Gun violence has become a fixture of American life. In 2023, as of Feb. 20, there have already been more than 80 mass shootings, including those at Monterey Park, Calif., and Half Moon Bay, Calif., and most recently, on the college campus of Michigan State University. Gun injuries and deaths increase in size and horror with every year, yet the United States continues to fail to contain this violence.
According to Dr. Megan Ranney, a physician and professor of emergency medicine at Brown University, the issue does not only lie in the argument between arming everyone or banning guns; it lies in the United States’ fundamental method in approaching the issue. It is time to start thinking about gun violence as a public health crisis, along with the politics behind it.
According to the CDC, an epidemic refers to “an increase, often sudden, in the number of cases of a disease above what is normally expected in that population in that area.” In the trail of the destruction, trauma and future injury that each act of gun violence brings with it, it is essential that activists, citizens and politicians begin viewing this polarizing issue from a medical perspective alongside its politics.
This is not the first time such an approach has been applied to other issues. At a point in time, car crashes were thought to be inevitable, but since the 1930s, car crashes and injuries have decreased by almost 60%.
Why is this the case? Experts now examine car accidents from a public health perspective, intertwining research and policy to create multifaceted solutions. Parents educated themselves on the importance of car seats, improved engineering made cars safer and the government and private organizations funded research on the issue.
However, a similar solution is not as simple when it comes to gun violence. The infamous 1996 Dickey Amendment, led largely by the National Rifle Association (NRA), has prevented the use of federal funds to advocate for gun control or research the issue. For over 20 years, Congress has prevented funding for lifesaving research. According to the Journal of the American Medical Association, gun violence research has received 1.6% of the funding and 4.5% of the research it should receive based on its mortality rate. Simply put, there are barely any statistics on injuries and deaths associated with gun violence in the United States.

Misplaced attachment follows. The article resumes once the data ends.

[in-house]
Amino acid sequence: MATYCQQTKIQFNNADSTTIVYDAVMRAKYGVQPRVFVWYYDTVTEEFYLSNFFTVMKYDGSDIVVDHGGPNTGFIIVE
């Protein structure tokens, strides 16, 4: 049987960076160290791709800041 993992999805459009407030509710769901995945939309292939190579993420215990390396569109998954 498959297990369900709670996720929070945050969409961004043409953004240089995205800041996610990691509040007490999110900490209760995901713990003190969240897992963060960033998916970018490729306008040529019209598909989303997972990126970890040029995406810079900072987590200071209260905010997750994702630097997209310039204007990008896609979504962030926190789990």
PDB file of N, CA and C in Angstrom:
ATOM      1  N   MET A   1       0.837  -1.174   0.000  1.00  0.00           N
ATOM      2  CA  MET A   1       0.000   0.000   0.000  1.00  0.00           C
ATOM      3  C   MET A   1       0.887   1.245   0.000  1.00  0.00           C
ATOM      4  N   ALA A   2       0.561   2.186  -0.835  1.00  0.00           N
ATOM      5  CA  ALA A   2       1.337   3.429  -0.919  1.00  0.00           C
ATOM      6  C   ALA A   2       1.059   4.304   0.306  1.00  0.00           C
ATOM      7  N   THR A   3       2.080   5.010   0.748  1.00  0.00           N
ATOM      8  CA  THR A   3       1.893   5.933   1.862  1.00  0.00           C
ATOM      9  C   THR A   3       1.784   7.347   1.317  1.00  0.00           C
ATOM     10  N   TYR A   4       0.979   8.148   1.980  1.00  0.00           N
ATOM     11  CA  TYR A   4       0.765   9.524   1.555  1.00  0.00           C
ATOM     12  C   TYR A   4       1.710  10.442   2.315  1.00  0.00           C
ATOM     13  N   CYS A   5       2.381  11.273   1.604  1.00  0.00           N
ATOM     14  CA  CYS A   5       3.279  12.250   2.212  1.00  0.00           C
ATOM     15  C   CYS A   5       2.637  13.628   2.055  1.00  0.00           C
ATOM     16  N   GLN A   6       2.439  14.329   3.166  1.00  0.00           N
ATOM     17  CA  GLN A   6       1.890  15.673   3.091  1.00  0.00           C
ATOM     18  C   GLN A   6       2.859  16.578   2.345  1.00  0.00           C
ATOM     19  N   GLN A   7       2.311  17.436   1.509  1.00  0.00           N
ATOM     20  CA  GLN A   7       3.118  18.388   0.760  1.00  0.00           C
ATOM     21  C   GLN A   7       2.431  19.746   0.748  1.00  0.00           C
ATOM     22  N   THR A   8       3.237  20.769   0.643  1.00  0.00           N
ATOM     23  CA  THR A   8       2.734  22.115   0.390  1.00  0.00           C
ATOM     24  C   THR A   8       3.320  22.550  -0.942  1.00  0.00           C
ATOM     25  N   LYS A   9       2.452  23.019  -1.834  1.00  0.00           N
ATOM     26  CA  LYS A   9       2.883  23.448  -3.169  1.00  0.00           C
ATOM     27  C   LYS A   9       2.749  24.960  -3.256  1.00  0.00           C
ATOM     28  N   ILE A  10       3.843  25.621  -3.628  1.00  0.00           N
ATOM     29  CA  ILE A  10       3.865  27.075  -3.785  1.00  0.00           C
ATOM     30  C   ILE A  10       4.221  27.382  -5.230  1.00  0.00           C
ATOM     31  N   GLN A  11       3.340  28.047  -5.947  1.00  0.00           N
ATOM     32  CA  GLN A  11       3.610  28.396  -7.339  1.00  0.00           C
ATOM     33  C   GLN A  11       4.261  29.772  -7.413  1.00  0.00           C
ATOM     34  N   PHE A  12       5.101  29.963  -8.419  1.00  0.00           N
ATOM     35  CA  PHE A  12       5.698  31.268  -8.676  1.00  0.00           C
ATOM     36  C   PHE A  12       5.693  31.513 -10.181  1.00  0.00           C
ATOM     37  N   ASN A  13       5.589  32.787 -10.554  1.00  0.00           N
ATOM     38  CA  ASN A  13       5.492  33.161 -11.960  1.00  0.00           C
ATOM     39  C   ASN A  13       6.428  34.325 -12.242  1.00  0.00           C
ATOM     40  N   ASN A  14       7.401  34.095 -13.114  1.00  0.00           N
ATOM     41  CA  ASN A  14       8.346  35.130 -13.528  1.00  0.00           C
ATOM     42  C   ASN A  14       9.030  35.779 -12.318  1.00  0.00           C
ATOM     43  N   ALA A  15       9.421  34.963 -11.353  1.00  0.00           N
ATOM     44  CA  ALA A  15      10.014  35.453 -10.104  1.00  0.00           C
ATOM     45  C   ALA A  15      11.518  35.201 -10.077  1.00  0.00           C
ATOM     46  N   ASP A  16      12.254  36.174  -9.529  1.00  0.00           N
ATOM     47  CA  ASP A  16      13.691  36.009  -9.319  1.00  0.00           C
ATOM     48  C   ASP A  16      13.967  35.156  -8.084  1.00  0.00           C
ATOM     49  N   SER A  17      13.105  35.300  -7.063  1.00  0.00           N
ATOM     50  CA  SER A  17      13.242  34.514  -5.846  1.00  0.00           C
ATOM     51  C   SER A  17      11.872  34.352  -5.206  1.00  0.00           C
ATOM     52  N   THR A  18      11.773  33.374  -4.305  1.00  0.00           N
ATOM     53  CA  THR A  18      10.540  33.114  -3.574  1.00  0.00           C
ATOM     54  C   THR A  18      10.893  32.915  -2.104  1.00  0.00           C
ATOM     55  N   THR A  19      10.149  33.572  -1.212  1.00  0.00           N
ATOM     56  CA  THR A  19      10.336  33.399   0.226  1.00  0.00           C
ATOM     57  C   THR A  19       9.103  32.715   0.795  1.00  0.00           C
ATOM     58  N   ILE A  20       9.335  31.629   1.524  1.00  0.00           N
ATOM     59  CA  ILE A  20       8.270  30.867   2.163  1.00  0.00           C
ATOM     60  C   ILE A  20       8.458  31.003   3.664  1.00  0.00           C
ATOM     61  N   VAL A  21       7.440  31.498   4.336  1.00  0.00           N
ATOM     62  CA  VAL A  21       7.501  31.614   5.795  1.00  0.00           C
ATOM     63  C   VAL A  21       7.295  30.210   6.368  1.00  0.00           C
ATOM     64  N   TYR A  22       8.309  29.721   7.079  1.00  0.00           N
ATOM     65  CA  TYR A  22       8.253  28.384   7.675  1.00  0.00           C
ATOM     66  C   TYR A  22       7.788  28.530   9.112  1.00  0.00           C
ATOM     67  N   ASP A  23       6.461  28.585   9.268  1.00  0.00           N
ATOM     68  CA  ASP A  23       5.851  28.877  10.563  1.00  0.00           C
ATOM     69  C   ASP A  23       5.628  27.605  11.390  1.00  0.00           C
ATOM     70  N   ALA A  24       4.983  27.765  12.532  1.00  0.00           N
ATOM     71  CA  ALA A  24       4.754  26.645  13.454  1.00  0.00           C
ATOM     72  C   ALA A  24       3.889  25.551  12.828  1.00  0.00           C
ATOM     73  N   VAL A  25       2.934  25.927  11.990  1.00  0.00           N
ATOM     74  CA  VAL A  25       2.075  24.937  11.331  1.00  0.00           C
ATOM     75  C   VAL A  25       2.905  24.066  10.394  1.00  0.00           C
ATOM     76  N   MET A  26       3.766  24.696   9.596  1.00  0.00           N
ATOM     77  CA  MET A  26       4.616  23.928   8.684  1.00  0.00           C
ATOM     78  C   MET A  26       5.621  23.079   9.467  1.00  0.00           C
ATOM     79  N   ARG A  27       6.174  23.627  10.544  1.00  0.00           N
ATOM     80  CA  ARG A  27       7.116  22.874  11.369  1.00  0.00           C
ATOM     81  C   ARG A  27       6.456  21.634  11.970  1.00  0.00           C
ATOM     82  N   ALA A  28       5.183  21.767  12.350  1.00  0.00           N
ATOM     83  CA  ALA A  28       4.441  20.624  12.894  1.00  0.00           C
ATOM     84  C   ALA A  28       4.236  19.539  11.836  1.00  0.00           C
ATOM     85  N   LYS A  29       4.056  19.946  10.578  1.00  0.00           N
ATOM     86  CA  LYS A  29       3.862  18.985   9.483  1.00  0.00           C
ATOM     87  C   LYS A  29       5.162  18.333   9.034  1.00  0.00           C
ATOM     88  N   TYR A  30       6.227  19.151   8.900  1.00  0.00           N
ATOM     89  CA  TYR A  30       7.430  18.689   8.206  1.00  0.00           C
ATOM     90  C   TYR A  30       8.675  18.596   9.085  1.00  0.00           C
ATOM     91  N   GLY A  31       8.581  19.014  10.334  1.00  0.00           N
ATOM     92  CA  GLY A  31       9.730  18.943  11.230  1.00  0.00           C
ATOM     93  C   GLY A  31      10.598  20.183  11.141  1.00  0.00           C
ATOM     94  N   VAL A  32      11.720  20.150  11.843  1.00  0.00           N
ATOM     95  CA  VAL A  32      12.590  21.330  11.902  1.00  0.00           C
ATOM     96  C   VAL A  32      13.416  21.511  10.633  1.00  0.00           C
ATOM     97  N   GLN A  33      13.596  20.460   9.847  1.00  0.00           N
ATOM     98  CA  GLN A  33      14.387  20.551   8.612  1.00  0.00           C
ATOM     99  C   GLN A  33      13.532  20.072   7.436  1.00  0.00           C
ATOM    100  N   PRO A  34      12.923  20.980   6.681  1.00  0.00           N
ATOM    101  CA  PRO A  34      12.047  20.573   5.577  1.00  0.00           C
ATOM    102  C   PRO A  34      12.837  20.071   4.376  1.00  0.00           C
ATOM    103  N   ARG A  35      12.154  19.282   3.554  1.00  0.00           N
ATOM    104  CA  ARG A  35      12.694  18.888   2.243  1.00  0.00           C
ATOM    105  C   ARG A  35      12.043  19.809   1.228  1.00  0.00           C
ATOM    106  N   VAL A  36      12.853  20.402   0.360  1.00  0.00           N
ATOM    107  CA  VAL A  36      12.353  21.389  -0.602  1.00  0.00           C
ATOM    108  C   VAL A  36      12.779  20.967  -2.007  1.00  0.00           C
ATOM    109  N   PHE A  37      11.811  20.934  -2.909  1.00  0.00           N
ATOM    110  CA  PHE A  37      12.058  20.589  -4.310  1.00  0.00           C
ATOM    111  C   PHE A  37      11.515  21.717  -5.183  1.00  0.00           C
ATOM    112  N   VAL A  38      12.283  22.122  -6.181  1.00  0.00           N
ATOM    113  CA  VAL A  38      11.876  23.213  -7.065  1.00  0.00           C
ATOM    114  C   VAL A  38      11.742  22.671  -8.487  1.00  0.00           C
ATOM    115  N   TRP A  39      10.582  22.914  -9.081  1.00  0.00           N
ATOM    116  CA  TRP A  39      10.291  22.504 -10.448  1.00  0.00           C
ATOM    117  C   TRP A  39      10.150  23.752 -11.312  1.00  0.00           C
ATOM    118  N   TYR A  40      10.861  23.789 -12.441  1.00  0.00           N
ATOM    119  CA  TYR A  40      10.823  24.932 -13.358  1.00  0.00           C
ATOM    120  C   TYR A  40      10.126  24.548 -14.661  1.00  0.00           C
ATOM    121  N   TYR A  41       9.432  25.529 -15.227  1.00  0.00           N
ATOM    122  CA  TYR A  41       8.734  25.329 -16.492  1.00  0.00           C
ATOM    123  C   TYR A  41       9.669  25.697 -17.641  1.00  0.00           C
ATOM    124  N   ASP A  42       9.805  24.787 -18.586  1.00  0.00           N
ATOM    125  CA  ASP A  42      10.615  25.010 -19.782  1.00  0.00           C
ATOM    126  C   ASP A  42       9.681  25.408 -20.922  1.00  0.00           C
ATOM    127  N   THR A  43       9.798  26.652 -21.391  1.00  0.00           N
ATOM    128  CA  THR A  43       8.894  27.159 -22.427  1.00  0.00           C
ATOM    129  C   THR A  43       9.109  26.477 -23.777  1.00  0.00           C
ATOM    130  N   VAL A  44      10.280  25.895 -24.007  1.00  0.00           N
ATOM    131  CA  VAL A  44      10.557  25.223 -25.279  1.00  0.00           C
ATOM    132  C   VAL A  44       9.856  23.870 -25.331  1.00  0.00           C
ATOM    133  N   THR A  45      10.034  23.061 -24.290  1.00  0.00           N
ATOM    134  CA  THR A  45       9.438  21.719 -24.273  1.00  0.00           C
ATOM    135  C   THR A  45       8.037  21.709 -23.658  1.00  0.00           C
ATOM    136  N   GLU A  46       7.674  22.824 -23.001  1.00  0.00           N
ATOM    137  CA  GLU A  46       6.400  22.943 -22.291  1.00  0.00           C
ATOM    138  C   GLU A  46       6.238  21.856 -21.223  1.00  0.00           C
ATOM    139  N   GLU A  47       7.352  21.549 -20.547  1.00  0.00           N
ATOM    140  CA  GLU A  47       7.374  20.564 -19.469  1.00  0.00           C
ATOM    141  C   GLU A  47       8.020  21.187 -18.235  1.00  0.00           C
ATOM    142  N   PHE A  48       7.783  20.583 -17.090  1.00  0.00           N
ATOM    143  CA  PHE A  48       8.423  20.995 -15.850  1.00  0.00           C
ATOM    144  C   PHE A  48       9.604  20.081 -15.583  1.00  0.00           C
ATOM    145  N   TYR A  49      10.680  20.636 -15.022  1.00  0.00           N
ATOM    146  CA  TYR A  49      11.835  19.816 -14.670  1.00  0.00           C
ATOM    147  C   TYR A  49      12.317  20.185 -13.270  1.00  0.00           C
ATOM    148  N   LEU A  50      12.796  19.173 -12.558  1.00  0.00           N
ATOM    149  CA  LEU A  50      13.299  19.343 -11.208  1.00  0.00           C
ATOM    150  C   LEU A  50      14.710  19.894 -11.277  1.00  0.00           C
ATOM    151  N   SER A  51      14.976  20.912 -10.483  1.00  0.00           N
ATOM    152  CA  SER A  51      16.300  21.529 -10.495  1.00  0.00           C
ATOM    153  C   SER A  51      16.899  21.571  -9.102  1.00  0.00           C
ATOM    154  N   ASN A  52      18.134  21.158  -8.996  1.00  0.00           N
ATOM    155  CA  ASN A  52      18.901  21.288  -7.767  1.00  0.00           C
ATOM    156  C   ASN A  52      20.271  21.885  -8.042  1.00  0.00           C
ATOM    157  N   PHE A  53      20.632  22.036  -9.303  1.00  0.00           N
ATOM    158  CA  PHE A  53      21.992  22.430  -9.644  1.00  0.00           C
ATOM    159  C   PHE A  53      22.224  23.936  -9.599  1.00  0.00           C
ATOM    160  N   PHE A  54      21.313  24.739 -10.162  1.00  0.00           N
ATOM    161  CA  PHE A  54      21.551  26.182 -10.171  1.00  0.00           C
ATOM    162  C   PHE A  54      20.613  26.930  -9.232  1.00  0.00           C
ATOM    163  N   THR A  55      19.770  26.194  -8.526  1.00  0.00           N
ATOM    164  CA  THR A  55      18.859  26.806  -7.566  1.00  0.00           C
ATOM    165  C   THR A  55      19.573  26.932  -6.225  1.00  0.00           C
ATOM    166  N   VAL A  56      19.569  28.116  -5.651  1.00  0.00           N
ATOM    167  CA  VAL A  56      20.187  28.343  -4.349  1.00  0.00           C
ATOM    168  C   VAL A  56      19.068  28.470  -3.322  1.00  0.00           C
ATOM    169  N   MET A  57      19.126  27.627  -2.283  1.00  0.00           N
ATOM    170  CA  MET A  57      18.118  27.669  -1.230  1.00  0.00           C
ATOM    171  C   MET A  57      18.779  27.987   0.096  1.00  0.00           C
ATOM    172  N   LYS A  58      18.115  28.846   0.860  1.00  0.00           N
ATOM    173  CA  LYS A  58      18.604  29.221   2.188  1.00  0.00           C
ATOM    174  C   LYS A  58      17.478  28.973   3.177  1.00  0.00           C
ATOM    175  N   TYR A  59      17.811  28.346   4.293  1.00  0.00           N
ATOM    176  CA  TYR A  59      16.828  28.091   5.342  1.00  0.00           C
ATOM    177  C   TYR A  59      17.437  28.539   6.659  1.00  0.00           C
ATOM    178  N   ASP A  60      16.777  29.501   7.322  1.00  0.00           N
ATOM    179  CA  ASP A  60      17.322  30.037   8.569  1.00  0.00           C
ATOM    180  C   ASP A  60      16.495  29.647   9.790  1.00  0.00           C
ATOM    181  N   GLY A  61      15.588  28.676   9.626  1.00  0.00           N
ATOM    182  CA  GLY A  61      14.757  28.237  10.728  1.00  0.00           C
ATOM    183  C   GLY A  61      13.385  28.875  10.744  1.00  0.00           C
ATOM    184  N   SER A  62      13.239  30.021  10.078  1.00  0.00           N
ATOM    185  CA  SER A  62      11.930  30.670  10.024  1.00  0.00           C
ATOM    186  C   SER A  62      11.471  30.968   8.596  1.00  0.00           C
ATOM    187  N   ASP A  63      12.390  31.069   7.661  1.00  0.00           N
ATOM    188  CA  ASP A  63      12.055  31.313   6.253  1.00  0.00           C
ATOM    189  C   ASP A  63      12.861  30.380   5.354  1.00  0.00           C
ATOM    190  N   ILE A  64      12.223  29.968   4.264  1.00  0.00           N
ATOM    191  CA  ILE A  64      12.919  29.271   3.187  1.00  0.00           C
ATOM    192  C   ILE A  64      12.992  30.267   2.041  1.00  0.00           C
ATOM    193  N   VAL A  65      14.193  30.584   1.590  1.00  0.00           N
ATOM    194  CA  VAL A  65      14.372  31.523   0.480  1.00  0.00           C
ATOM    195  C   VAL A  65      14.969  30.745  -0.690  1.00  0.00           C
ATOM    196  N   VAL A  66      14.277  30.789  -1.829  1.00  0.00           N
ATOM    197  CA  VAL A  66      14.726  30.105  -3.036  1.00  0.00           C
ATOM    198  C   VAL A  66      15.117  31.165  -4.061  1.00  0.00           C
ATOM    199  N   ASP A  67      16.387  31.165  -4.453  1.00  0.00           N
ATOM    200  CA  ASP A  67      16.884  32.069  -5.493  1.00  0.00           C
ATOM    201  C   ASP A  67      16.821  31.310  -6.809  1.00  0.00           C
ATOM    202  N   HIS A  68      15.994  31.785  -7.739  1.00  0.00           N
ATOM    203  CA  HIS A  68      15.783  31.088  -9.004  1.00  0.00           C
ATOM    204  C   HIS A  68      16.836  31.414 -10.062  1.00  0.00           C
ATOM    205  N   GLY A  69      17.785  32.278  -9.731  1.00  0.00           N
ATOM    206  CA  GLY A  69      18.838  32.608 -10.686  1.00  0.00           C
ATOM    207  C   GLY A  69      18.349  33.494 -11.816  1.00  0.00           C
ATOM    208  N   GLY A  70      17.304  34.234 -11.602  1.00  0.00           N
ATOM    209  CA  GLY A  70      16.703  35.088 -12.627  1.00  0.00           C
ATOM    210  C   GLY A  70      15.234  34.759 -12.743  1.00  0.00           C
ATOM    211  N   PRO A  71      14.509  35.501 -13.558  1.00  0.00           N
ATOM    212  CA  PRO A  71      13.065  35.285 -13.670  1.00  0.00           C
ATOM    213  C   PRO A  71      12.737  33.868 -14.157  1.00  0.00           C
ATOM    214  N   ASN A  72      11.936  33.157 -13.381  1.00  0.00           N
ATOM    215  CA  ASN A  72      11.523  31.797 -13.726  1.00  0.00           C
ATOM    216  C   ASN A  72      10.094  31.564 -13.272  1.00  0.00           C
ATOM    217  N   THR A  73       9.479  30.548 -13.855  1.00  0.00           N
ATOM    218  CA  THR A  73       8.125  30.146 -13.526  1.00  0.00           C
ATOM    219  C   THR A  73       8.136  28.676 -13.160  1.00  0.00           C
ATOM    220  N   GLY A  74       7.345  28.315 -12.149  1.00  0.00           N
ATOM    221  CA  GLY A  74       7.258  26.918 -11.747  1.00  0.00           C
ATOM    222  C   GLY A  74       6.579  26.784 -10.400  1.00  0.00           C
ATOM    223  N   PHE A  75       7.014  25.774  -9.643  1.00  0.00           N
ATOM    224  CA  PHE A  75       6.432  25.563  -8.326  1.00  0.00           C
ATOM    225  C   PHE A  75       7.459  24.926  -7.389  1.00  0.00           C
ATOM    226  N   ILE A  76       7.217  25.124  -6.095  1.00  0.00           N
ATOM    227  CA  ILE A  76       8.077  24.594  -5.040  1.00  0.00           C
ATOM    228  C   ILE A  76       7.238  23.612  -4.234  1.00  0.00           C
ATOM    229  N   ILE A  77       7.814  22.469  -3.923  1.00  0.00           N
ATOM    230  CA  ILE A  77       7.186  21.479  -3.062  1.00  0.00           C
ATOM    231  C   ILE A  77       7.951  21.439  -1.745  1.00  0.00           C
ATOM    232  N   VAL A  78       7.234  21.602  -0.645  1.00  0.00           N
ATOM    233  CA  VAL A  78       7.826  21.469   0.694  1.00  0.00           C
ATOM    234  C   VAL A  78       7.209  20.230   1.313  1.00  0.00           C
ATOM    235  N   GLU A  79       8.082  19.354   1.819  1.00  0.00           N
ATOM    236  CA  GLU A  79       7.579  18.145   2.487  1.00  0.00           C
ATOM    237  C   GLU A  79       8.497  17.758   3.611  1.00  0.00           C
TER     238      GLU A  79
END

Both the American Medical Association and American Public Health Association have labeled gun violence as a public health issue. Moving forward, in the face of hurdles like the lack of research and funding, gun violence must be approached through the CDC’s four-step public health approach to violence prevention.
First, it is crucial to gather sufficient data on gun violence. “The American people deserve to know who is hurt, and where, and why. We deserve to know what makes some firearm owners safe, and others not. We deserve to know which policies are effective, and which aren’t,” Ranney wrote in a Time magazine article.
This goes hand in hand with the next step in the model, which is identifying both risk and protective factors. However, in order to get sufficient government-based funding for this research, it must be a nonpartisan and collaborative effort. Furthermore, when studying risk factors, it is important to not only research policies regarding gun ownership but also include engineering research, awareness campaigns and economic reform in these studies.
Next, it is important to recognize what programs are effective and invest resources in them to scale them up in size, effectively incorporating both the third and fourth steps of the four-step public health approach to violence prevention. To do this, it is important to recognize the many ways gun violence affects people. Participants in this fight include Lock to Live, a suicide prevention program; Advance Peace, a violence interruption program; and primary care physicians, whose research aids in the fight against gun violence.
In the widespread debate of gun violence, many are often too focused on the polarity of the issue. While some argue that banning guns and increasing the rigor of background checks will reduce gun violence, others say, in a slogan popularized by the NRA, that “guns don’t kill people, people kill people.” However, a public health approach to gun violence allows us to view the polarizing issue from both the perspective of the object and the person. It is time to change the narrative of gun violence in the United States.
Gun violence in the United States is an epidemic. It is time to end it.
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